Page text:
Greg Thompson:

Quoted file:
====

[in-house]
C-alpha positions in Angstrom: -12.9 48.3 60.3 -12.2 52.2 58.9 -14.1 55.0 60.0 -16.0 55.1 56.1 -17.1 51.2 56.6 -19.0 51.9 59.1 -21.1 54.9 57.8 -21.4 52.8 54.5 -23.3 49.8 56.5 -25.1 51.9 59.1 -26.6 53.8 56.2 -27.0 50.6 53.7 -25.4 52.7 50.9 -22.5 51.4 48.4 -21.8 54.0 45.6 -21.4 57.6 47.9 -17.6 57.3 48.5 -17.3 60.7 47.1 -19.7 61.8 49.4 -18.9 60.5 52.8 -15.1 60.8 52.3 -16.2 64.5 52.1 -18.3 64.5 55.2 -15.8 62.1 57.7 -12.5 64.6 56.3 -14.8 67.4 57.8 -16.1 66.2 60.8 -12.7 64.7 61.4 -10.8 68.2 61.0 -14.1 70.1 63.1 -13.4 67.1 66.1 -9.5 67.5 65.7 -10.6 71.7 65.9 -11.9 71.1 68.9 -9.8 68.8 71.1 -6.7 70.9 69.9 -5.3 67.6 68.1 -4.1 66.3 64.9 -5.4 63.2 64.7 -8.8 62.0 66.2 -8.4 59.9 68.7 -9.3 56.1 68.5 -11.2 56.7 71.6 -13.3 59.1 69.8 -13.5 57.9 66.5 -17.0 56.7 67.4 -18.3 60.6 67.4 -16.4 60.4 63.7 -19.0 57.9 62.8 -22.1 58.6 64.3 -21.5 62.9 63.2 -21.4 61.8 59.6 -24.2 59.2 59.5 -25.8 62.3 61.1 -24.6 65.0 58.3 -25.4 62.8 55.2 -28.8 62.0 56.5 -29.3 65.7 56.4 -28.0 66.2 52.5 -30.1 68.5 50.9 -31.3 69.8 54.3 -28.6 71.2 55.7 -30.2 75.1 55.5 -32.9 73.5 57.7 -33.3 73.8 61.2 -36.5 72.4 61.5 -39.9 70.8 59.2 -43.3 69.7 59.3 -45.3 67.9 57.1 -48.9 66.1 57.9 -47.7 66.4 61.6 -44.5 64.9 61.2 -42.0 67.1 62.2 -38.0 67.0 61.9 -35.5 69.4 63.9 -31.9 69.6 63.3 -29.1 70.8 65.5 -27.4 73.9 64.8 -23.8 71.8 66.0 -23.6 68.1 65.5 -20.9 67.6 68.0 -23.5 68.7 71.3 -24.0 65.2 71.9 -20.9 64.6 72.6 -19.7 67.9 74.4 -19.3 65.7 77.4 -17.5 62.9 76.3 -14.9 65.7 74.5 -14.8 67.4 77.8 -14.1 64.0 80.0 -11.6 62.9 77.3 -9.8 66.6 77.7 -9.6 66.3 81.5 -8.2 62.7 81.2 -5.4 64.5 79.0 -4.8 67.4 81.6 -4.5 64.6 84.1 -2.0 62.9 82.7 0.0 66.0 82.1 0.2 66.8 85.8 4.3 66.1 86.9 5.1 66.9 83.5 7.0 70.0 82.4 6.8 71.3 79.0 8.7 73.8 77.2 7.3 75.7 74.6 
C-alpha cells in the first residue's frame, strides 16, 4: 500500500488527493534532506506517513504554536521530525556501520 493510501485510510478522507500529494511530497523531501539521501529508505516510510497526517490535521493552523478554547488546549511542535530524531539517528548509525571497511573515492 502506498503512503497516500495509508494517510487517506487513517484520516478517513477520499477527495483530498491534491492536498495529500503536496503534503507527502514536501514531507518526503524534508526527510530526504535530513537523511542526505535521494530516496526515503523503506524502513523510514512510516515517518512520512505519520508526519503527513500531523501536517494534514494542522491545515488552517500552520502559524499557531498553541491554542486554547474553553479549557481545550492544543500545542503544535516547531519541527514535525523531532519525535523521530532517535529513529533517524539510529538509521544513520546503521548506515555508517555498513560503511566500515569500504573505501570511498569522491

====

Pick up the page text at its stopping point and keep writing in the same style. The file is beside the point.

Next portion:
Colton, I'm so glad you brought that up because that is a great point.  And I'm going to use my experience as a business owner to illustrate that.  Five years ago I established my LLC in 2016.  And I had spent part of 2016 as a W-2 employee at a place where I worked.  That job ended and I started my own company and been very grateful to have that company over the last five years.  That first year, I learned something that folks out there, I don't want you to learn this the hard way, but here's what happened.  I was working with a good accounting service at the time, getting good advice.  But what had happened was that in 2016 when I started the business, I paid one quarterly tax and they estimated what my 2017 was going to be based on my 2016 earnings.  But my 2016 earnings were only for half a year.  I was a W-2 employee for the other half.  It was miss estimated.  I didn't do what you just said, looked at everything that I had earned.  Everything that I was projected to earn.  I was paying quarterly's but they weren't based on good estimates because I was growing my business.  When I went to pay my 2017 tax bill in April of 2018, I got the surprise of a lifetime because I had one big tax bill to pay.  And my accountant  at the time said whatever you do, make sure you pay that on the tax deadline and I was able to pay it.  But what you're talking about here, particularly if you've not been paying into it at the appropriate level during the year, you got one opportunity in January to do a catch up because here's the thing that's gonna happen.  You're gonna have a tax bill that you have to pay for your 2021 total tax bill and you're gonna have to pay an estimate.  You're gonna get a double hit on the 15th April 2022.  Did everything I say there make sense?